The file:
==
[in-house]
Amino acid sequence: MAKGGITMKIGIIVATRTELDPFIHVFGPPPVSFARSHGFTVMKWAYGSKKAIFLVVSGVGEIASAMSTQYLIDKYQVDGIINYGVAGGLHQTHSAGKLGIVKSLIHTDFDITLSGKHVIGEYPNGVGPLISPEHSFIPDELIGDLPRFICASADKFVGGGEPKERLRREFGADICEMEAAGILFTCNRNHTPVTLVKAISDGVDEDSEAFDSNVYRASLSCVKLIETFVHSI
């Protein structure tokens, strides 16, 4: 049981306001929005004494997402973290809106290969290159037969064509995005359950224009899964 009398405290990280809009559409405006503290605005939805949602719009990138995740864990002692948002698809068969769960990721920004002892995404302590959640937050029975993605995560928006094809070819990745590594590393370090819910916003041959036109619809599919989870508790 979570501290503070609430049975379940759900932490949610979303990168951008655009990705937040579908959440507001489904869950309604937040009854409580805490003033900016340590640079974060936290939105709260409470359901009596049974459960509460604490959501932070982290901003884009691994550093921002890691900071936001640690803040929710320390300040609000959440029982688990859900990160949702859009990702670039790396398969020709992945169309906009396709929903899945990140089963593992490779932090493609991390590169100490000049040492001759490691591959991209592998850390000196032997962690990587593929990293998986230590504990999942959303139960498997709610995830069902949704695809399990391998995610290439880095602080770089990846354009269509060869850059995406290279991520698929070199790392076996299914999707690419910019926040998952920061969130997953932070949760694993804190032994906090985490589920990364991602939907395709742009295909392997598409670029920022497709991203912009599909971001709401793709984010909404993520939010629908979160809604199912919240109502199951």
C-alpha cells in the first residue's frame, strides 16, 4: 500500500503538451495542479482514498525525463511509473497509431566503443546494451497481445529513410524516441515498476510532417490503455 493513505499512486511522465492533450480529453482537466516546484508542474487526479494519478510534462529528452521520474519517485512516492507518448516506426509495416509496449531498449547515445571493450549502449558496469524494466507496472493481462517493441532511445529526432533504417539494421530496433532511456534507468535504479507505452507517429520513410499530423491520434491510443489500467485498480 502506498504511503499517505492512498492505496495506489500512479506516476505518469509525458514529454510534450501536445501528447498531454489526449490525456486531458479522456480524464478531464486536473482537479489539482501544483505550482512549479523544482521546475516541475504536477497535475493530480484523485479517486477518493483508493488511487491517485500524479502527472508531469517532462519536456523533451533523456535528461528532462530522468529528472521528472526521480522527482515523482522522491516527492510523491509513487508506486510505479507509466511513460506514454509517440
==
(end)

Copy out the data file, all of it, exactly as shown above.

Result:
[in-house]
Amino acid sequence: MAKGGITMKIGIIVATRTELDPFIHVFGPPPVSFARSHGFTVMKWAYGSKKAIFLVVSGVGEIASAMSTQYLIDKYQVDGIINYGVAGGLHQTHSAGKLGIVKSLIHTDFDITLSGKHVIGEYPNGVGPLISPEHSFIPDELIGDLPRFICASADKFVGGGEPKERLRREFGADICEMEAAGILFTCNRNHTPVTLVKAISDGVDEDSEAFDSNVYRASLSCVKLIETFVHSI
């Protein structure tokens, strides 16, 4: 049981306001929005004494997402973290809106290969290159037969064509995005359950224009899964 009398405290990280809009559409405006503290605005939805949602719009990138995740864990002692948002698809068969769960990721920004002892995404302590959640937050029975993605995560928006094809070819990745590594590393370090819910916003041959036109619809599919989870508790 979570501290503070609430049975379940759900932490949610979303990168951008655009990705937040579908959440507001489904869950309604937040009854409580805490003033900016340590640079974060936290939105709260409470359901009596049974459960509460604490959501932070982290901003884009691994550093921002890691900071936001640690803040929710320390300040609000959440029982688990859900990160949702859009990702670039790396398969020709992945169309906009396709929903899945990140089963593992490779932090493609991390590169100490000049040492001759490691591959991209592998850390000196032997962690990587593929990293998986230590504990999942959303139960498997709610995830069902949704695809399990391998995610290439880095602080770089990846354009269509060869850059995406290279991520698929070199790392076996299914999707690419910019926040998952920061969130997953932070949760694993804190032994906090985490589920990364991602939907395709742009295909392997598409670029920022497709991203912009599909971001709401793709984010909404993520939010629908979160809604199912919240109502199951």
C-alpha cells in the first residue's frame, strides 16, 4: 500500500503538451495542479482514498525525463511509473497509431566503443546494451497481445529513410524516441515498476510532417490503455 493513505499512486511522465492533450480529453482537466516546484508542474487526479494519478510534462529528452521520474519517485512516492507518448516506426509495416509496449531498449547515445571493450549502449558496469524494466507496472493481462517493441532511445529526432533504417539494421530496433532511456534507468535504479507505452507517429520513410499530423491520434491510443489500467485498480 502506498504511503499517505492512498492505496495506489500512479506516476505518469509525458514529454510534450501536445501528447498531454489526449490525456486531458479522456480524464478531464486536473482537479489539482501544483505550482512549479523544482521546475516541475504536477497535475493530480484523485479517486477518493483508493488511487491517485500524479502527472508531469517532462519536456523533451533523456535528461528532462530522468529528472521528472526521480522527482515523482522522491516527492510523491509513487508506486510505479507509466511513460506514454509517440